Annie and I both agree that girls make for easier and better students than boys (they don't seem to slurp near as much, for one). These two have shown us that Japanese young women are polite, helpful, pleasant, and possess voracious appetites. (Rina, the shorter one, has gone back for thirds on more than one meal.) I enjoy passing judgment on an entire people based upon one little example. It's fun. You should try it.

At least, that is how I, a simple gaijin, see it.

Saturday, August 12, 2006

Genna's Embrace

I had to do another one. This site has a bunch of more toys. So many distractions.

Friday, August 11, 2006

New Site

I found this new site which lets you make photos like this. I will be using it a lot. Be prepared.

BTW, this is my mom's cat.

Thursday, August 10, 2006

Henna Hands, Pocahontas, and Scorpions

Aside from the additional income housing our myriad foreign students has brought us, the best thing about having them stay in our home is getting to know their cultures and outlooks, and exposing our children to new faces, languages, and peoples (and slurping and smacking and gun-toting and mystery hair on our bathroom floor ...).

Take Majda, for instance. She agreed to an arranged marriage and didn't meet her groom until the day of the wedding - which was the Saturday before she arrived at our house. She has only spent 4 days in her husband's presence! Now that is a cultural difference.

In these photos you will see her hands, first palms down and then palms up. It is custom in Oman (and I imagine in many Arab cultures) to paint henna tattoos on the hands and feet of the bride. Since these tattoos begin to wear off within less than a week of being applied, you can see how quickly she left Oman after her wedding (they are still intact, if you need me to spell it out for you:) ).

Isn't the detail amazing? The cousin who did this for her used only the tube out of which she squeezed the henna. Majda was more than happy to let me take some pictures.

Our girls really enjoy the students, even though they only spend a few weeks with us (which can be its own blessing sometimes - "sleeping at the library" and having guns pointed at my face take their toll). Our girls have really taken to our most recent batch of students, Majda, and two students from Japan.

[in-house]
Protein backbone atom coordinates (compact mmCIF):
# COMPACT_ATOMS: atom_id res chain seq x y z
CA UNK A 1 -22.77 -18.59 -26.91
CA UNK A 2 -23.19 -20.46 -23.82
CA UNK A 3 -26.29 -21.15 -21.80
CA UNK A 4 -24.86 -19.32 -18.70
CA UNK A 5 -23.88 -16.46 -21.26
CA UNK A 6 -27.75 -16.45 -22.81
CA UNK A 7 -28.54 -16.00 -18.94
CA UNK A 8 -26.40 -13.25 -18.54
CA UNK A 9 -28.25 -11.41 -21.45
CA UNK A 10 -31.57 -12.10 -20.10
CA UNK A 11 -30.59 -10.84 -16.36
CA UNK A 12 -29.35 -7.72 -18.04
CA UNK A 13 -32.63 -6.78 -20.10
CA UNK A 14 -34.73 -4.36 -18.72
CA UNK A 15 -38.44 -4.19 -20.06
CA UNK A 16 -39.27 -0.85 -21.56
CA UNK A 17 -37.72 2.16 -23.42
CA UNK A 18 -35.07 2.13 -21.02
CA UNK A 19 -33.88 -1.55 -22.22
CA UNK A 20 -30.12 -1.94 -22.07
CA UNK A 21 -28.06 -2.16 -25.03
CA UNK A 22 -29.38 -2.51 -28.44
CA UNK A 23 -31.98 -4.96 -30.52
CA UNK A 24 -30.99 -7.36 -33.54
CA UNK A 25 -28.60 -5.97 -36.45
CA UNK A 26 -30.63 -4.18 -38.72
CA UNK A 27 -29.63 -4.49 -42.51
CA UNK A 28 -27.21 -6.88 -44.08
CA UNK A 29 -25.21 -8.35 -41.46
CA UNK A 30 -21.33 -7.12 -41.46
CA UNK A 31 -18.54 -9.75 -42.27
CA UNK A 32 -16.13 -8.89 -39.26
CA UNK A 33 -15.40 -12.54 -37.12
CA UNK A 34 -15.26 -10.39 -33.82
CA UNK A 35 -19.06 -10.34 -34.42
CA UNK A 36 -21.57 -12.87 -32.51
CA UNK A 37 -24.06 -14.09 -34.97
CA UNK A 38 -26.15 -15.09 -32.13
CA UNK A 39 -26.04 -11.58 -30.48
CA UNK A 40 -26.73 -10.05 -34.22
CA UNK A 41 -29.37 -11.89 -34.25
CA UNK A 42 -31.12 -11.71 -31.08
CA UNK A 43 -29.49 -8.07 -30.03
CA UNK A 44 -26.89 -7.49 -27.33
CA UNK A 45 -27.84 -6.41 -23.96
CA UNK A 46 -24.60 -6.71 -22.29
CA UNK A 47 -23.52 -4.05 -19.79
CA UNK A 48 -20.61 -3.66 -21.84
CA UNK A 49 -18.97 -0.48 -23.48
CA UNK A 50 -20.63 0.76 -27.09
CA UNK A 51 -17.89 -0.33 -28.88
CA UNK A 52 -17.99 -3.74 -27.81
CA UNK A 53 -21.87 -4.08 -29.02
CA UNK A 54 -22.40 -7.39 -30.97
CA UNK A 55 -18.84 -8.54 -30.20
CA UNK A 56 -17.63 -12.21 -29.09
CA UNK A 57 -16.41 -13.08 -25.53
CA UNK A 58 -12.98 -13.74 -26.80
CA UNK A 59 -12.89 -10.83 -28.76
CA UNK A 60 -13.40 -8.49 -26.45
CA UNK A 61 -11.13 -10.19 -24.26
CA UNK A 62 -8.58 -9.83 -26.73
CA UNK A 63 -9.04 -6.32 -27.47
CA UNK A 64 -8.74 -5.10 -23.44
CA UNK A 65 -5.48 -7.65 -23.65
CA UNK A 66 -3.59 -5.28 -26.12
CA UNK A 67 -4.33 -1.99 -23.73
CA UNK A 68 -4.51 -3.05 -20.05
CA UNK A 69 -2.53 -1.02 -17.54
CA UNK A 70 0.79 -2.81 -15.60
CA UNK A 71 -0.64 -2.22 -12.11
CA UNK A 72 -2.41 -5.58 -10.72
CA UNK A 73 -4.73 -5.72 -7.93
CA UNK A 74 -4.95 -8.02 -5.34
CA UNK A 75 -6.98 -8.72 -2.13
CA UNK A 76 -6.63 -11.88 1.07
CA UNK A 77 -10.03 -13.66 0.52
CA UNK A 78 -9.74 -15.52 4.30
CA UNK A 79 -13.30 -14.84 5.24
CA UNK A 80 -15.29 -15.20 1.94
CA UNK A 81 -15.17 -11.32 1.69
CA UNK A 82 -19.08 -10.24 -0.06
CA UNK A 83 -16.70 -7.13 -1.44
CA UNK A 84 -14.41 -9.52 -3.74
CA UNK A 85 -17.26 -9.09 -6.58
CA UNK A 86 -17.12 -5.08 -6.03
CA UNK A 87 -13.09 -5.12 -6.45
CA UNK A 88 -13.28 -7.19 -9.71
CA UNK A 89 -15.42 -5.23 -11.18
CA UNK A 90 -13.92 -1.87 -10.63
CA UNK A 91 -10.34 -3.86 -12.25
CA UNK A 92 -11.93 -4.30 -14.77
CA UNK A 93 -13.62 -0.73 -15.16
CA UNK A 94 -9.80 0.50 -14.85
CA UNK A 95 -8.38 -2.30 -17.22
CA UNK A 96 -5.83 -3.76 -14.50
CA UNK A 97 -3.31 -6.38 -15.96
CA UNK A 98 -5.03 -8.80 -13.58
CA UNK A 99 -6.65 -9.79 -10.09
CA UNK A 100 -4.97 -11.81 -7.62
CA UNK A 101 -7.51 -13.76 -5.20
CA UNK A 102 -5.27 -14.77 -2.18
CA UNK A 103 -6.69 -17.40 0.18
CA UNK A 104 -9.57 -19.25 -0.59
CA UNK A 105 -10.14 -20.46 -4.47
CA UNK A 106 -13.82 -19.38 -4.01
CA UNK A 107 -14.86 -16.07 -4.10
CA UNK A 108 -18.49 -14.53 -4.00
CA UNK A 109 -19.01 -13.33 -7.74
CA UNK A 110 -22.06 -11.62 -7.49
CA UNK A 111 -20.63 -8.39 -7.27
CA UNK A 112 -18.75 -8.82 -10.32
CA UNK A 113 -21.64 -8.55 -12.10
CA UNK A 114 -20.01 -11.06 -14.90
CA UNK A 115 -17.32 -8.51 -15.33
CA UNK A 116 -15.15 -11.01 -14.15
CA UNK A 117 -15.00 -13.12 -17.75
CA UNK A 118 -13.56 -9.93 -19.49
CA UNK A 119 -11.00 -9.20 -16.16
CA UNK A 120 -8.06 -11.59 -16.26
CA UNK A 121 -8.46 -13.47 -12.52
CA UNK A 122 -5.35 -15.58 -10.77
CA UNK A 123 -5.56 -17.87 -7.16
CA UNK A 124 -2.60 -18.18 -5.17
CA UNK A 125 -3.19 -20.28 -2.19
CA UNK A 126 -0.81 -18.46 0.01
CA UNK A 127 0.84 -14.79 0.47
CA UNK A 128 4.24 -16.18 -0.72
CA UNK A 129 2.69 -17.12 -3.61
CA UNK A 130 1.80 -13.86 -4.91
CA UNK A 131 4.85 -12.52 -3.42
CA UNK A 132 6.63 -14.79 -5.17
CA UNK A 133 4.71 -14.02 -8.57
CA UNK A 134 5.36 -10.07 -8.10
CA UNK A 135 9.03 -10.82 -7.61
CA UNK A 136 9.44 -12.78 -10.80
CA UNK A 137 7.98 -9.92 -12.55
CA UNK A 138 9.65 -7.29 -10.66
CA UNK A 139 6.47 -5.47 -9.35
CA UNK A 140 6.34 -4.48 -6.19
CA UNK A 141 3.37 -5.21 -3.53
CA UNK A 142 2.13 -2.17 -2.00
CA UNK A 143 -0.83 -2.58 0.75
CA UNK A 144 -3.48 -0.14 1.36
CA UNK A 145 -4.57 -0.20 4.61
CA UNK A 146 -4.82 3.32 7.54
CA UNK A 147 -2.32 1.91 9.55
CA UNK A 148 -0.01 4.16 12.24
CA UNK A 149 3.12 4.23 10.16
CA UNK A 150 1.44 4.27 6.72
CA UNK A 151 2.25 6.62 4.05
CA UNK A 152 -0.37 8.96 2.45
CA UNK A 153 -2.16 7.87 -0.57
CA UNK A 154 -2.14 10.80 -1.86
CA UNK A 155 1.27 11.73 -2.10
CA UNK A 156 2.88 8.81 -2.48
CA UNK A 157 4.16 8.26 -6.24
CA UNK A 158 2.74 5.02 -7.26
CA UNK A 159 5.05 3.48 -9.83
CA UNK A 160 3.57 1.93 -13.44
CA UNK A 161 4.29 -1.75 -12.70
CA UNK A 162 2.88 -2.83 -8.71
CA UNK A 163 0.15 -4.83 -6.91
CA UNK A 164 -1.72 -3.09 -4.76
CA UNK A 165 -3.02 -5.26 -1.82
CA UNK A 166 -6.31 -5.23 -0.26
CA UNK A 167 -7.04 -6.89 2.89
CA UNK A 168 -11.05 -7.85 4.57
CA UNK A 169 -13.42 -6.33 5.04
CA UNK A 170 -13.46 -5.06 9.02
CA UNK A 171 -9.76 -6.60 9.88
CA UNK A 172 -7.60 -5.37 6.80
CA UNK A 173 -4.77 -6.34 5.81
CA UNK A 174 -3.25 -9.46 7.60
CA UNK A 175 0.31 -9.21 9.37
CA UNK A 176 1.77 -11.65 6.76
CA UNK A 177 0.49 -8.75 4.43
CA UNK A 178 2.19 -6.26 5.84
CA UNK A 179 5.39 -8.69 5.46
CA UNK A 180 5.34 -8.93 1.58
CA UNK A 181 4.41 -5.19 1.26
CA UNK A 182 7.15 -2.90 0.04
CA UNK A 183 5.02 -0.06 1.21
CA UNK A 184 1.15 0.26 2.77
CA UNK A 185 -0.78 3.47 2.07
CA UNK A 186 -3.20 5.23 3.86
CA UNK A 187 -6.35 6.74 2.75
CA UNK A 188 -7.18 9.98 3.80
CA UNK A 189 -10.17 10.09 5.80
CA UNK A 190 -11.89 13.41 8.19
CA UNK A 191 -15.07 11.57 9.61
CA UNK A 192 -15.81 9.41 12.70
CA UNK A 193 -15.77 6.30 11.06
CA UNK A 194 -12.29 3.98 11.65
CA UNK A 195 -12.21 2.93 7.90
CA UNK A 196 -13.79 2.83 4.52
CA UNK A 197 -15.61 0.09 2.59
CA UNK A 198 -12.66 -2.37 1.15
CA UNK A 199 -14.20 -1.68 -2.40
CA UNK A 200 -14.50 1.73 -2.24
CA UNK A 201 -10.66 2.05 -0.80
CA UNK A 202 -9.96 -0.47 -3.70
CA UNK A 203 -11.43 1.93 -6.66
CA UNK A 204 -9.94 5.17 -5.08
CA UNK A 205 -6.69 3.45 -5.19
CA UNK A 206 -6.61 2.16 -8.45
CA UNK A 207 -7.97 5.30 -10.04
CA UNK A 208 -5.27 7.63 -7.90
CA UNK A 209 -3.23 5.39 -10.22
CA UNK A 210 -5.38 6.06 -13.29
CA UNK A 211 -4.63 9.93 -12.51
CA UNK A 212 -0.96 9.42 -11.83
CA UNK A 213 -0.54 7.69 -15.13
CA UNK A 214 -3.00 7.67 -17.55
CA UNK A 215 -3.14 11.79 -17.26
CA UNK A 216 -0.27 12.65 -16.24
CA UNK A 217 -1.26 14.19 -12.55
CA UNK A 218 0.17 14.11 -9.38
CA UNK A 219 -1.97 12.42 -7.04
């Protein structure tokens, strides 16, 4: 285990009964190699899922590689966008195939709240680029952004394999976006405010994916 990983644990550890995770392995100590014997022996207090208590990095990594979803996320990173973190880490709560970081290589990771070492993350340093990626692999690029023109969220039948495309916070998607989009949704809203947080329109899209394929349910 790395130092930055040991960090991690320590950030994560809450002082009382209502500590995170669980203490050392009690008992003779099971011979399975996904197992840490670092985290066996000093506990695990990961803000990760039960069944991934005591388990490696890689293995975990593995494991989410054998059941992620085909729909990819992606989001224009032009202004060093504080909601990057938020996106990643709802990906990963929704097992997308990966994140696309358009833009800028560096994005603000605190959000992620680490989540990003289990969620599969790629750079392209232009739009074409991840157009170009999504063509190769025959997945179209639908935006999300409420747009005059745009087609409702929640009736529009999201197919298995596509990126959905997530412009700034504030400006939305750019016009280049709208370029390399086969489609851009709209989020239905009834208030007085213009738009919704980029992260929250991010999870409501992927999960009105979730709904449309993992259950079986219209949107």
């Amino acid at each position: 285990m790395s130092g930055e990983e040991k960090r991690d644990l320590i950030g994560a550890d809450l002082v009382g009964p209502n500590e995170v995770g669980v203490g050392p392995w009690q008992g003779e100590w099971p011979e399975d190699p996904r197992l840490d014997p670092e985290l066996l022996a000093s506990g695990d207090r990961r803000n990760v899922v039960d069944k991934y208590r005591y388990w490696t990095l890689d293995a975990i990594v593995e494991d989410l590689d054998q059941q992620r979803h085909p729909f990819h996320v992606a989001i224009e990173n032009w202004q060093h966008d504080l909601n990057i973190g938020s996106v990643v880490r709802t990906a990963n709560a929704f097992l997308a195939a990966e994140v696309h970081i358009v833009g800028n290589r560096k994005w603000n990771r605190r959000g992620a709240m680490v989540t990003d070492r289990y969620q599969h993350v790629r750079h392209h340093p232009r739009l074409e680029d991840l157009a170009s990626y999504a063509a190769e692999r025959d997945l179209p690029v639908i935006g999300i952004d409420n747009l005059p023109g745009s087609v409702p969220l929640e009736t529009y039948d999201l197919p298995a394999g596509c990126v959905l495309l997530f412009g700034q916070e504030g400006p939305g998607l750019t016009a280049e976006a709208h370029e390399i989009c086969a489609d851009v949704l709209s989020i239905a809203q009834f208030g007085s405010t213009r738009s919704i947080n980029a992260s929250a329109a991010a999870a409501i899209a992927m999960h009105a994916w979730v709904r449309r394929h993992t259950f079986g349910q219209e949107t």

The other day Genna walked up to Chikako (one of the Japanese girls) who was sitting on the couch. Genna asked, "Are you Majda?" Chikako looked at her confusedly. Genna then asked, with an overly-patient tone, "Are you Majda, or are you Pocahontas?" See what happens when cultures and Disney collide? We almost had an international incident!

The funniest incident so far with these students involved Majda. It was her second day here and she was in the bathroom. After a few minutes she shrieked and called out to Annie, "There is a scorpion in the toilet! There is a scorpion in the toilet!" Annie walked into the bathroom, not knowing what to expect, and rather than finding a scorpion, she found a daddy-long-legs in the shower. Getting your words right is important! Though, it did leave me wondering what she was using our shower for ...

Wednesday, August 09, 2006

All of Kate's Friends

Here are Kate and Grandma, having a laugh and a enjoying themselves. What's so funny anyway? Are they talking about me? Is there something on my face?

Kate has obviously gone to great lengths to gather all of her animal friends and place them in my mom's lap. And Grandma has been complicit in the activity. Maybe that's what has them laughing.

Tuesday, August 08, 2006

Open for Questions

On Thursday we picked up three foreign students that will be staying with us for the next few weeks. Two of them are from Japan, and one of them is from Oman.

Majda, the woman from Oman, is a Sunni Muslim. Annie and I are very happy to have her with us. She is polite, very willing to help out, and since she is so proficient in English, also a lot of fun to talk with. She got married the Saturday before she left for her three-day trip to reach us. It was an arranged marriage (her choice) and she didn't meet her new husband until the day they got married!

One bit of instruction she was given before coming to the U.S. (this is her first time abroad) was that she is to work to improve the image of Muslims in the eyes of Americans by fielding questions and letting us know what Islam and the Middle East are all about. I have already asked her a number of questions (no, she doesn't know where bin Laden is or where the WMDs are, Chris), such as, What is with the whole martyrs receiving virgins thing? What is the main difference between Shi'ites and Sunnis? What's your opinion of Al Qaeda?

So, if any of you have any questions regarding Islam, Arabs, the Middle East, etc., feel free to leave a comment. I'll forward them to her - if you're lucky.

Monday, August 07, 2006

Extra Reading Time

Most animals have an inherent instinct not to crawl into dark holes. My twins seem to have misplaced this life-preserving trait. I let them stay up late the other night, and look where I found them! In the play room, under the stairs - a dark hole.

They were busy reading books and being awfully bright-eyed for the late hour, so I had to grab the camera.

Not too bad, eh? When mom's away, the girls get some extra reading time in. I'm such an awesome father.

Saturday, August 05, 2006

Blog In Space, Again

I had to post this. These guys drove a fair amount of traffic to my site. Plus, they are helping me communicate with a wide variety of alien life forms. That's great.

Friday, August 04, 2006

Julia the Faker

Julia is quite the ham. She has set aside the meek, soft-spoken baby of old and assumed the role of vocal, assertive, and precocious toddler (she is taking steps now).

Here she is, just up from her nap and pretending to be upset. Mommy was so sold on Julia's performance that she ran to get the camera. Sorry, Julia, but you have some practicing to do.